The best thing you can do to self-reflect is not think about it and let it just slowly creep its way into your every day life and then it becomes ingrained. Every action can be grounds for self-reflection and it can allow it to happen simultaneously. You do, you reflect. Not drone, not obsess, just calmly think about it. Maybe brew yourself some nice Earl Grey, or a nice cup of Espresso to go with your newly found self-brain wrinkles.

And whilst indeed, we live in perpetual boredom, I do believe that our multitude of choices for entertainment truly perpetuate said boredom rather than solve it. So many YouTube videos to watch that you become so engrossed in, but in the end it's just a boring platitude, a pastime, an automatic ballet of synapses that don't entertain you, but just dull you and lull you into a sense of placidity.

Anyhow, these are my two cents. Love the rants, keep them coming. Try doing them at 3AM and you'll tap into that spooky factor dying youtubers keep trying to revive.

Cheers,
Bubbles




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38 Reviews


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Tue Jul 28, 2020 5:23 pm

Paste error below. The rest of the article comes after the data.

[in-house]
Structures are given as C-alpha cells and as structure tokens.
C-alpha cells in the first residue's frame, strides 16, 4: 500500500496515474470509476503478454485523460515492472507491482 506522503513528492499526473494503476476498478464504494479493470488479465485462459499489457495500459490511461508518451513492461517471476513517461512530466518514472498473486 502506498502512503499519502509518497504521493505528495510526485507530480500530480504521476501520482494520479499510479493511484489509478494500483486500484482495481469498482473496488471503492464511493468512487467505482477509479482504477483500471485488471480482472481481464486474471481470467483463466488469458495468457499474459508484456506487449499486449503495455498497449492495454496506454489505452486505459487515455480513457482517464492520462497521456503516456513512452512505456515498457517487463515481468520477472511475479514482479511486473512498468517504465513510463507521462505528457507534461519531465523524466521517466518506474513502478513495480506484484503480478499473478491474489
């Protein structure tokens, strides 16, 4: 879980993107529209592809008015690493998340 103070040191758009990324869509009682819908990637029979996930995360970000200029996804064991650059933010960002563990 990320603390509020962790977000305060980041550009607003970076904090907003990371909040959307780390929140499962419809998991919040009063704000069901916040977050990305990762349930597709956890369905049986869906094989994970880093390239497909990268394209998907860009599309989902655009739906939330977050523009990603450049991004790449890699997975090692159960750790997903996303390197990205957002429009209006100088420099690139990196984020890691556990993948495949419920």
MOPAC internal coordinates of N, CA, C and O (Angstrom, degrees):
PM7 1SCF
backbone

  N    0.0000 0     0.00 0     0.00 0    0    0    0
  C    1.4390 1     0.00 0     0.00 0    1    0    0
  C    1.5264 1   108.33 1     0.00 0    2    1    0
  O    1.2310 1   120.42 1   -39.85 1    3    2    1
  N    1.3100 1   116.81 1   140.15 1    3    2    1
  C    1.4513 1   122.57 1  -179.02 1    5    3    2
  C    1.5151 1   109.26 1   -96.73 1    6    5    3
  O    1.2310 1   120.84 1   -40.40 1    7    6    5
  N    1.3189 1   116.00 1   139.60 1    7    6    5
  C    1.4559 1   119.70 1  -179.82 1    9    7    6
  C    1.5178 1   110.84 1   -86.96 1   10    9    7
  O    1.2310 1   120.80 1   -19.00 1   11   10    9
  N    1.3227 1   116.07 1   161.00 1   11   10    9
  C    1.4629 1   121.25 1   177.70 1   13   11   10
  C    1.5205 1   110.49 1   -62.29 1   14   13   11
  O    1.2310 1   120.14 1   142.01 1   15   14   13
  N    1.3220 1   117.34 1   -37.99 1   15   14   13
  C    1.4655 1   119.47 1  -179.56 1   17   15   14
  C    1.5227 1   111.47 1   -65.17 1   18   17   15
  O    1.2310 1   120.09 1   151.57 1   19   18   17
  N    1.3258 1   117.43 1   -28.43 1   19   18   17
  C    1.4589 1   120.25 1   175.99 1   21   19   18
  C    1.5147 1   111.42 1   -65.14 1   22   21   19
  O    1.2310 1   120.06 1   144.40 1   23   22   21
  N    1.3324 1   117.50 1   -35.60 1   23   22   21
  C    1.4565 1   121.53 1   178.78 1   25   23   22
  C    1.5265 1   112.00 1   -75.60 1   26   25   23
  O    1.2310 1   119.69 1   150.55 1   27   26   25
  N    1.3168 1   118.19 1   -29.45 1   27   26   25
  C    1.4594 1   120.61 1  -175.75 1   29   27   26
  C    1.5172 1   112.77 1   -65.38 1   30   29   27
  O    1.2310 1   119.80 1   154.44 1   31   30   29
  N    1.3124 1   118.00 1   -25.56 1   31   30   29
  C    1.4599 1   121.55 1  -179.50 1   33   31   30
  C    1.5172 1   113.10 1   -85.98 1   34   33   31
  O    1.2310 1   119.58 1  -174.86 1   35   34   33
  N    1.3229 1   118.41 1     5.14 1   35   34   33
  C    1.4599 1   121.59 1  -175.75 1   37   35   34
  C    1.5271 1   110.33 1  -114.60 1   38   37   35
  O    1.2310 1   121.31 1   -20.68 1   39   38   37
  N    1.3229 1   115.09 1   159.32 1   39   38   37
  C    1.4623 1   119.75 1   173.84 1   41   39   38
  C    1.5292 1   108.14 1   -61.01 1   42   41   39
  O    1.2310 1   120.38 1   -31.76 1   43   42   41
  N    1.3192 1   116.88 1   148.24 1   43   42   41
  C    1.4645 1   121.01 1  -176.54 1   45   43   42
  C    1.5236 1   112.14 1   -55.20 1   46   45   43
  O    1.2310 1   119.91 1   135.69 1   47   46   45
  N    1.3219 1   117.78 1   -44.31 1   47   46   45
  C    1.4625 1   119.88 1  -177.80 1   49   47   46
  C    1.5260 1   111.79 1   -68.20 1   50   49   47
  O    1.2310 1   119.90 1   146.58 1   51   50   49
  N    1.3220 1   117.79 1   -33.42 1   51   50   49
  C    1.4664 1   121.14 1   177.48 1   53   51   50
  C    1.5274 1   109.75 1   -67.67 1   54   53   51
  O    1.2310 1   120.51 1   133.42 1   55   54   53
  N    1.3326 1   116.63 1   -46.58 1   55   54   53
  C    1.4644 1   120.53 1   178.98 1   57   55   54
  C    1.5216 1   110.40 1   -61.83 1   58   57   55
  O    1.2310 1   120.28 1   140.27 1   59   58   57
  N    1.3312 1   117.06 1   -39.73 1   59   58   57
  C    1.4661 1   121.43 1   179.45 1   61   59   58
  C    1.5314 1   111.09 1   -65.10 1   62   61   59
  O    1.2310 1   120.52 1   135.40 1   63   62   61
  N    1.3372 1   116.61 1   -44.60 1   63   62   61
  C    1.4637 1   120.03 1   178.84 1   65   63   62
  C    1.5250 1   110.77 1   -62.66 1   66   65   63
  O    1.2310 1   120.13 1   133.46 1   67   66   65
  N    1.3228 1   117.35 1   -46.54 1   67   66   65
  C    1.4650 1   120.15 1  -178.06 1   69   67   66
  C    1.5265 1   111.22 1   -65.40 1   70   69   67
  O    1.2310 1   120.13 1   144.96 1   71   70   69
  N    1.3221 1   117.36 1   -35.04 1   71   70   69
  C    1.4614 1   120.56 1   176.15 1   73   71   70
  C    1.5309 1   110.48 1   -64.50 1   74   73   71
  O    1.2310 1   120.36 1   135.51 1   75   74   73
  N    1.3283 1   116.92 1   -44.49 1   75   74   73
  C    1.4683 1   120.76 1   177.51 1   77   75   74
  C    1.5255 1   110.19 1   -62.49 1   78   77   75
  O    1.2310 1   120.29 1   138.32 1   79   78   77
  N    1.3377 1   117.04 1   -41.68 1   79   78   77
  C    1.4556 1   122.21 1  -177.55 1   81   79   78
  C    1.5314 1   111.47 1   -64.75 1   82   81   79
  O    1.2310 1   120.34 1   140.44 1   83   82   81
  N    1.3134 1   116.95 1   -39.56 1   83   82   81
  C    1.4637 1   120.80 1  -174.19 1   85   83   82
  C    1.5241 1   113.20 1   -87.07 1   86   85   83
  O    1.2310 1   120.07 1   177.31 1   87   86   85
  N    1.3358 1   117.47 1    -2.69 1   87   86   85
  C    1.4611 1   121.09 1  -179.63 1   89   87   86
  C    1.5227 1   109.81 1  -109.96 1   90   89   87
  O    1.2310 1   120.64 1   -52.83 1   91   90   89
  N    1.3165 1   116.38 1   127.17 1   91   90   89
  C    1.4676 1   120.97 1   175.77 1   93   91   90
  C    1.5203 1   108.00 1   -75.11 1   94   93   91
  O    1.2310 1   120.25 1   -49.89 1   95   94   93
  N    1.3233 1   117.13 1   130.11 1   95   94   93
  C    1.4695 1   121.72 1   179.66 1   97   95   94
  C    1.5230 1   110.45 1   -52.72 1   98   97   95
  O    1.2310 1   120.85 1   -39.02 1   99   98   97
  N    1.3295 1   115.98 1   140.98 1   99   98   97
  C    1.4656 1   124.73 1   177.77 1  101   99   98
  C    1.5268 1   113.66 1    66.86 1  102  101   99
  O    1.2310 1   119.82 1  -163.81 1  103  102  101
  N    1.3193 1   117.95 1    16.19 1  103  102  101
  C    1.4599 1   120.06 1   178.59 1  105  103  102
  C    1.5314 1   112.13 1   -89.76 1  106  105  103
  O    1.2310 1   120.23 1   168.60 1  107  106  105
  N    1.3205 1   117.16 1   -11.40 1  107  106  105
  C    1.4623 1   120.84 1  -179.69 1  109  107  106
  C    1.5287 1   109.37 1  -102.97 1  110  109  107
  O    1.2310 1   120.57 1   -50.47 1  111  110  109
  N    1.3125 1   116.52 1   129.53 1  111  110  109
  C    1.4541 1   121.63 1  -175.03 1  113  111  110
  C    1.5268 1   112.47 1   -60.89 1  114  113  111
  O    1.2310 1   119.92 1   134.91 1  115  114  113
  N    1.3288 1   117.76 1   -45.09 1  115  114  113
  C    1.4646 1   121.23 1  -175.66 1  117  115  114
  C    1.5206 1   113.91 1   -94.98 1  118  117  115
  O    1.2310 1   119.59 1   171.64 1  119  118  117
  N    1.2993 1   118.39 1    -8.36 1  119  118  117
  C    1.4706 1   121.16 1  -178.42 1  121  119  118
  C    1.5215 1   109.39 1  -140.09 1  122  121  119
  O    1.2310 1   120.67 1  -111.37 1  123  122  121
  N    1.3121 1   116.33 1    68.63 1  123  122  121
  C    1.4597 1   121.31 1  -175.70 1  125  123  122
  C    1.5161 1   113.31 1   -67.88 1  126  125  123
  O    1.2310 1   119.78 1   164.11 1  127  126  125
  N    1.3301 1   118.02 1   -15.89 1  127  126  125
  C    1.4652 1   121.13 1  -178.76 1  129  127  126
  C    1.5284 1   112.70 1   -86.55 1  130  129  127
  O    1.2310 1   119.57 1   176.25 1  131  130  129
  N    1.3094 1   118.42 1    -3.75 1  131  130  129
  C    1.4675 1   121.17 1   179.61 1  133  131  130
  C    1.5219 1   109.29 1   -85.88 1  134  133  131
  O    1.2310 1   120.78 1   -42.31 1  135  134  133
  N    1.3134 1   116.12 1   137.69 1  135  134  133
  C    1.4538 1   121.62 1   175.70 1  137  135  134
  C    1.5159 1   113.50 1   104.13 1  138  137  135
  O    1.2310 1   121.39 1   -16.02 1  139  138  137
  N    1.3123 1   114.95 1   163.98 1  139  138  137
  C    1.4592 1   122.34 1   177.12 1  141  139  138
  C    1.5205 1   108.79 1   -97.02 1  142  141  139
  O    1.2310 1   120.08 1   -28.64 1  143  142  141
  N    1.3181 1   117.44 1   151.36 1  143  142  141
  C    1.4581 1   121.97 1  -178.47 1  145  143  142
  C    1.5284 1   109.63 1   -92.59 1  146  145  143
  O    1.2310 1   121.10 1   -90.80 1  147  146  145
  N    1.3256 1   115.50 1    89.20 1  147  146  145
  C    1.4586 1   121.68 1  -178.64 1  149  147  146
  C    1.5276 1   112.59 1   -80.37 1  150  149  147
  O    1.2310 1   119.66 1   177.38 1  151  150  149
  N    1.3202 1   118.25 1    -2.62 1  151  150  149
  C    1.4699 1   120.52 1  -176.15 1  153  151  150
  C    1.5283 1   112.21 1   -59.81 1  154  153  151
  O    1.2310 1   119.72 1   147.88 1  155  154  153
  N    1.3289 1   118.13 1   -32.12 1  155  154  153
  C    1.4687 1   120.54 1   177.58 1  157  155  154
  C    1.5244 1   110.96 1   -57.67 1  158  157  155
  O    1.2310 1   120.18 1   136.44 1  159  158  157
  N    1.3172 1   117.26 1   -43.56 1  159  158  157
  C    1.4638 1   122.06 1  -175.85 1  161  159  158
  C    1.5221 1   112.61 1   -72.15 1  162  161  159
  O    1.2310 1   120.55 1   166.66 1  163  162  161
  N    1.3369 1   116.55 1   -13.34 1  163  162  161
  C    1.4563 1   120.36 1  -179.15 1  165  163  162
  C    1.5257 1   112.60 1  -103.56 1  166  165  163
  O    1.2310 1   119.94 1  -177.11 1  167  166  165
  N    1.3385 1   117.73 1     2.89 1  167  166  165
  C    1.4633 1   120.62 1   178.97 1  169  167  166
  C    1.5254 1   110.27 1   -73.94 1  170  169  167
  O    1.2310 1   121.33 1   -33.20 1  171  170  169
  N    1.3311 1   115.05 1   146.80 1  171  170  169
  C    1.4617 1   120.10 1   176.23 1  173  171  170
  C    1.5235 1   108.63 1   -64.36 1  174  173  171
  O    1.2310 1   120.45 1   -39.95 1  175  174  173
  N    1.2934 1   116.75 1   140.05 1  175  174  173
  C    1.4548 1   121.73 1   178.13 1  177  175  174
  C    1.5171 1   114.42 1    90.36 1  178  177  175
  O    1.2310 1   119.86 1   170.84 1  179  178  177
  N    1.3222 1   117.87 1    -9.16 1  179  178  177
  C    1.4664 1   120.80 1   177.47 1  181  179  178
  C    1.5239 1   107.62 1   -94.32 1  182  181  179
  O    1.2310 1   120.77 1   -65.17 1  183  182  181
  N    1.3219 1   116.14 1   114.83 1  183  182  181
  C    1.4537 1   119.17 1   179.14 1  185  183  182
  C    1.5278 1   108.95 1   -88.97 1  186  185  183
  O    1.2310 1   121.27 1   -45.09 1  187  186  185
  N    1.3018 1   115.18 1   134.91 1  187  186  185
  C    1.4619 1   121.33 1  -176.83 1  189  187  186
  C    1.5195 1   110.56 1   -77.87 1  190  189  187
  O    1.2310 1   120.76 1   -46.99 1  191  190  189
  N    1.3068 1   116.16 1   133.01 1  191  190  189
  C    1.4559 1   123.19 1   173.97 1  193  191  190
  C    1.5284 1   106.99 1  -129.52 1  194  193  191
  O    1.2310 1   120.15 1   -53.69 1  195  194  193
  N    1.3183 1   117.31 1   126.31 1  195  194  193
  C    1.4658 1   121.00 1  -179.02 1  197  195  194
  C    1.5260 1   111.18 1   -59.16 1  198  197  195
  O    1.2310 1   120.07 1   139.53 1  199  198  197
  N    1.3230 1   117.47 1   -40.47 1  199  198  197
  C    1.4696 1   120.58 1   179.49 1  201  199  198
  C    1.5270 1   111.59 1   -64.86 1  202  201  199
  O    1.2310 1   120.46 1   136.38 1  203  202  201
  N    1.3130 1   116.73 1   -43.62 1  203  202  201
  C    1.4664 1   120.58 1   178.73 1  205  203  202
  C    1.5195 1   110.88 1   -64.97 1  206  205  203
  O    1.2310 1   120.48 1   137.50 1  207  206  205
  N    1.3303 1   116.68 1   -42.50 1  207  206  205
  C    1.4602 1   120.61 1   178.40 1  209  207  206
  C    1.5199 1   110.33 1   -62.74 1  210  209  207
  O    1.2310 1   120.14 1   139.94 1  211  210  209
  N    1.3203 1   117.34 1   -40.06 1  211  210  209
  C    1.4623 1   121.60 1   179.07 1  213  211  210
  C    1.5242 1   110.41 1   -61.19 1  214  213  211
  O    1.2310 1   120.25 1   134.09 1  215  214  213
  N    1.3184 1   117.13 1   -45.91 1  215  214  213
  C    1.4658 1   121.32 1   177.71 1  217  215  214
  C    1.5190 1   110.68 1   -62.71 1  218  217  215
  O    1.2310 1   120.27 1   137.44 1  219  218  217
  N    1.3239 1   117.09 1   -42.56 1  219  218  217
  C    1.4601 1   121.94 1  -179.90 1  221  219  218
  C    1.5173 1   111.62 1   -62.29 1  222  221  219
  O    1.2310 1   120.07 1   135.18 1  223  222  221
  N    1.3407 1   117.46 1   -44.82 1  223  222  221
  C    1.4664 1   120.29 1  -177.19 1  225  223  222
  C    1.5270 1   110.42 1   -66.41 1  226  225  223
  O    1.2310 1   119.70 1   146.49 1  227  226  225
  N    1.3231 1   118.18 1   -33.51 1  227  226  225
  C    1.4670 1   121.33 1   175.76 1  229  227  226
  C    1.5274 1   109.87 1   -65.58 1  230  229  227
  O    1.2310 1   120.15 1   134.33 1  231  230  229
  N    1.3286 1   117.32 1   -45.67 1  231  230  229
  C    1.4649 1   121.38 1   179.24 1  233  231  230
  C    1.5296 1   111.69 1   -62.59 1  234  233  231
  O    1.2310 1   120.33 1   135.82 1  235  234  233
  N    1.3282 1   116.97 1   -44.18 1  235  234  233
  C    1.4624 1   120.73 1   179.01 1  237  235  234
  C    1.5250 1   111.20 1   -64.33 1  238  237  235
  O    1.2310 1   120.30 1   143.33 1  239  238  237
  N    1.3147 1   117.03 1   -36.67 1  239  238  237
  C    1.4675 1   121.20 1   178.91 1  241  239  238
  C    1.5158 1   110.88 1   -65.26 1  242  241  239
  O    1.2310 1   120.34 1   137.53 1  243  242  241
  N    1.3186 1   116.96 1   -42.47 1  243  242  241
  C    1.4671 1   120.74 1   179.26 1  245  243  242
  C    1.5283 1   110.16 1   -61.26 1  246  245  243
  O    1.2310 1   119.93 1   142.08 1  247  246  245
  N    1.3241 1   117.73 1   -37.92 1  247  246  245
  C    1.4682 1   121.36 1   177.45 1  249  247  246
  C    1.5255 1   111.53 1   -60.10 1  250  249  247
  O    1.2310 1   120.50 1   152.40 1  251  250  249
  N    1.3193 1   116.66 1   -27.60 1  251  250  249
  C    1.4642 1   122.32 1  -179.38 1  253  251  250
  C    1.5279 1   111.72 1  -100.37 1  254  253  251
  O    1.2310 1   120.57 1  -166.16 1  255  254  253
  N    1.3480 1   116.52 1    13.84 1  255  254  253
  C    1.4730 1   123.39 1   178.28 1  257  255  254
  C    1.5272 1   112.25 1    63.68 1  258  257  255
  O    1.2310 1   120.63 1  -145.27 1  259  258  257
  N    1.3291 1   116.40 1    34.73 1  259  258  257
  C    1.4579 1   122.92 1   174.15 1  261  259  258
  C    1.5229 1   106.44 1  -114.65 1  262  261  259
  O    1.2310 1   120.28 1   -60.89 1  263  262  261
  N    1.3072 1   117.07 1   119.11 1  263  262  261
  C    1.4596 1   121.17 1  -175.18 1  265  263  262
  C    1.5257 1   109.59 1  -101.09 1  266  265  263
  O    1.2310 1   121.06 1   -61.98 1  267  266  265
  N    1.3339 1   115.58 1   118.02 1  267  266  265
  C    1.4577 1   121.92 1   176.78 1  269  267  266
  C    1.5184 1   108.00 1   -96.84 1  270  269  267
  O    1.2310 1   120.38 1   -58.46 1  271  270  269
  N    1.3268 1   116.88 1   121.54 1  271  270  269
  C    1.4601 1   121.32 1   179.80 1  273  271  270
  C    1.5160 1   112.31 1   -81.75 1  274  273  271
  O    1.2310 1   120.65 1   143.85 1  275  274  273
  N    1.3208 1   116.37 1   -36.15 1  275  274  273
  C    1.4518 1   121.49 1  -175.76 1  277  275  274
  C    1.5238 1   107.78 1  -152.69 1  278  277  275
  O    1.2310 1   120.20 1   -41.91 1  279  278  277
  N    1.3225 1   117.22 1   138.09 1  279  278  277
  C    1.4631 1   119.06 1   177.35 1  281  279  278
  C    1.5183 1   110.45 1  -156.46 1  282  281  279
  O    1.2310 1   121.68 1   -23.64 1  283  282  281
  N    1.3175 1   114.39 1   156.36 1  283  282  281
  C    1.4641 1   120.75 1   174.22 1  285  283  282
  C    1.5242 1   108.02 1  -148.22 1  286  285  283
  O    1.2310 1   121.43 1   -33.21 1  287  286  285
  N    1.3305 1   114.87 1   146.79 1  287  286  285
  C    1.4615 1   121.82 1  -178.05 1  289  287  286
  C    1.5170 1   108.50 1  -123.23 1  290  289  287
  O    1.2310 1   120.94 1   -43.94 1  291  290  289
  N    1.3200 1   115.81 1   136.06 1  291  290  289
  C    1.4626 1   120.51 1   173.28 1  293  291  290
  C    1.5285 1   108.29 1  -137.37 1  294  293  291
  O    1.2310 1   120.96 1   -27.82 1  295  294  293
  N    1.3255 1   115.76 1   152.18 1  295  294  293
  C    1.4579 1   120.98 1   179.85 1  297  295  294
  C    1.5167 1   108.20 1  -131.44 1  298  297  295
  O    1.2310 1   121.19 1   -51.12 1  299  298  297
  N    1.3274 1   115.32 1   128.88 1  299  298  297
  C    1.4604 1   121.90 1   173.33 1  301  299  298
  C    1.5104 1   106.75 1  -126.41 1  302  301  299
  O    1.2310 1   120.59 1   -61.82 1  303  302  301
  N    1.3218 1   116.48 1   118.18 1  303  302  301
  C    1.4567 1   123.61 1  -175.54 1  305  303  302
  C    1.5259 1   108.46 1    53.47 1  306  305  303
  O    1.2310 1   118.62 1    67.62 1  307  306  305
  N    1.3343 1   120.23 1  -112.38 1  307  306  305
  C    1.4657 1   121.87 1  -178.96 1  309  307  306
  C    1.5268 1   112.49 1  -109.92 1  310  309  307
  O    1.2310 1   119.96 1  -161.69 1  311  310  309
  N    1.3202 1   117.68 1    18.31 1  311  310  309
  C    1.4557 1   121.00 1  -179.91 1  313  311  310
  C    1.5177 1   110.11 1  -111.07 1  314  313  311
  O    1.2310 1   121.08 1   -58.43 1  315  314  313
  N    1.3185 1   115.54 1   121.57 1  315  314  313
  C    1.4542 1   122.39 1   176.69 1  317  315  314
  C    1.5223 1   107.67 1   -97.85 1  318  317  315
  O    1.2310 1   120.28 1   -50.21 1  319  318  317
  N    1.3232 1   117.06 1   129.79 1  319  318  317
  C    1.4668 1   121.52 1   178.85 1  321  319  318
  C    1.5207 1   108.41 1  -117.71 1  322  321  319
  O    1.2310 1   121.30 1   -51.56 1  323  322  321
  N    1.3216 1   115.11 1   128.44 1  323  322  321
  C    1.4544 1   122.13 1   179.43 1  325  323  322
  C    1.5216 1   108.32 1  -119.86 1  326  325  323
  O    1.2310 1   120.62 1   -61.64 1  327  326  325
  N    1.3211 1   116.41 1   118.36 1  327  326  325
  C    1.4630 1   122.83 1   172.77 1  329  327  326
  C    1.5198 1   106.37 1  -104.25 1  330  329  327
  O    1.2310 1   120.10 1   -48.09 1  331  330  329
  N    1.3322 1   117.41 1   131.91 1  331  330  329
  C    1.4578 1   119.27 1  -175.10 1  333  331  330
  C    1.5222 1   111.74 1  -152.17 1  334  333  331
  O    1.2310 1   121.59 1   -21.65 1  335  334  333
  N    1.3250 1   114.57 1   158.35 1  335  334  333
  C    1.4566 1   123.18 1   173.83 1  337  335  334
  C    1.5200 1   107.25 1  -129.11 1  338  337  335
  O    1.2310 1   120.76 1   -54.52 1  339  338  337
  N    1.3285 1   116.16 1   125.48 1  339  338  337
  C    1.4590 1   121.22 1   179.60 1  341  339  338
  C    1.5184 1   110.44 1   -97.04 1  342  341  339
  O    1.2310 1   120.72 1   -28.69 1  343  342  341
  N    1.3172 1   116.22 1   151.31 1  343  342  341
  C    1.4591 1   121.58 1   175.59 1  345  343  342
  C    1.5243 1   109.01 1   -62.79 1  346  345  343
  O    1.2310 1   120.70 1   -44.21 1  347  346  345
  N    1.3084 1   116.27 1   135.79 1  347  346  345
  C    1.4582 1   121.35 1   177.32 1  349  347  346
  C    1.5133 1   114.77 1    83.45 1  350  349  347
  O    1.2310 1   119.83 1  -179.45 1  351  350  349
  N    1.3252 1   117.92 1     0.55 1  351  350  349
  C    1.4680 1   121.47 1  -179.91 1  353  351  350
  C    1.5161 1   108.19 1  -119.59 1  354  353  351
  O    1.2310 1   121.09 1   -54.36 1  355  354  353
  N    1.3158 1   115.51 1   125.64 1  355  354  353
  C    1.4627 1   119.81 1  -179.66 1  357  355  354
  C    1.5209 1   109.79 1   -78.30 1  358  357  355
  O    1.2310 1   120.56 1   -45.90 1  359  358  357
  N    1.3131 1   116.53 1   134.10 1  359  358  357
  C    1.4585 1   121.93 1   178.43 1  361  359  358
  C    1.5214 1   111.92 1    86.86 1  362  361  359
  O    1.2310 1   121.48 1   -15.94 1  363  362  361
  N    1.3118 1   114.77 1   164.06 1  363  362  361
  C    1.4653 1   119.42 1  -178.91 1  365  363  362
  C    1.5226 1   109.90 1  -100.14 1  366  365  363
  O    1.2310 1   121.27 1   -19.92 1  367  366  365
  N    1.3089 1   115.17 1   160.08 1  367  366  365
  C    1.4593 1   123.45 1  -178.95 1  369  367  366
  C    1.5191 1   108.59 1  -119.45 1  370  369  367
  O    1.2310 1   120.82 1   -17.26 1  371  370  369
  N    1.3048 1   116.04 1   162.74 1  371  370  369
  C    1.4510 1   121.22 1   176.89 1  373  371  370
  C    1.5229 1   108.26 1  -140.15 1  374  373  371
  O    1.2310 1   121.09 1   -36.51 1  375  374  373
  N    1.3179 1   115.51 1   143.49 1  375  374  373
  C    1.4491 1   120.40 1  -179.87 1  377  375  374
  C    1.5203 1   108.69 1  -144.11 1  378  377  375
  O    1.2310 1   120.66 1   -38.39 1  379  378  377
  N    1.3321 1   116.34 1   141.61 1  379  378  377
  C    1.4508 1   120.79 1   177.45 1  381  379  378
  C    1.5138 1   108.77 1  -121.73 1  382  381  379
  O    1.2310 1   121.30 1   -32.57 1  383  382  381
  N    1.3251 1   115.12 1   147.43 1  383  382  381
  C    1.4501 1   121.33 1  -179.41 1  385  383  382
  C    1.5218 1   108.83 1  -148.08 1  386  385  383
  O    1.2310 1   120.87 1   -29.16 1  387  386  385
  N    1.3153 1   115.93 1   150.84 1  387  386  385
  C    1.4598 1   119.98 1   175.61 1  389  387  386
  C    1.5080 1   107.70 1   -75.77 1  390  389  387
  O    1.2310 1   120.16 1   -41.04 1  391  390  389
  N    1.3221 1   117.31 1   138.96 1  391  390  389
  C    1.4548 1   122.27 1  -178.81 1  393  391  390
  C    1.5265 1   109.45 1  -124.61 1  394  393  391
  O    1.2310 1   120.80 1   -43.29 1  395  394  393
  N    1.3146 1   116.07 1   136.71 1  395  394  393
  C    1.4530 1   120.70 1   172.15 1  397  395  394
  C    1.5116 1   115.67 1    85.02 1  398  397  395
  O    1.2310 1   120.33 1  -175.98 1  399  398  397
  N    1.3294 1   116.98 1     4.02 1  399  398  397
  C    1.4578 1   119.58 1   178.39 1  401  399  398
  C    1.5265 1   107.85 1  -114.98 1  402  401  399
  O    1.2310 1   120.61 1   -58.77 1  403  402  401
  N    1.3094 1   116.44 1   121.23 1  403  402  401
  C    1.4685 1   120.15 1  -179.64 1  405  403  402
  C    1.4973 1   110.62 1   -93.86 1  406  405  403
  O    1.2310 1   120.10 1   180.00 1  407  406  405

Hello, I am here to comment on your self-reflection on self-reflection. To be truthful this work made me reflect on how much time I spend like a zombie in front of my computer instead of doing something with my life. Like I have a veil in front of my eyes and it is glued to my skin, not wanting to be ripped off. And it might entice me with its softness or quality but overall it might be bad for my life to live in a dream. On the other hand, it is not bad to dream, and I definitely identify myself as a dreamer. If I could fly to the clouds and make funny shapes out of them, just to confuse people or to make them stare at the sky for hours and contemplate...I would. Sometimes I'm afraid that if I self-contemplate too much I will find undesirable things about myself that are hard to change and too often than not I, unfortunately, contemplate on other people's shortcomings. Well not really contemplate, I just rage for about a couple seconds when people are jerks to me and remember their behaviour even if it happened years ago. But I don't want to hurt them, I just...I don't know, say stupid things, in private. It would be more awesome if I said them in front of the mirror and monologue in an inspirational tone. I would tell myself I am above being hurt by words (only sticks and stones would do), but then with some self reflection, I would know in my heart that I still resent them a little which makes me petty. So I have to change. On the other hand nobody is perfect, it takes maturity to change and I guess it depends on soul and personality. I want to change the matter of unforgiveness, so I guess that's a start. Anyway, that's all. Great self-reflection about self-reflection.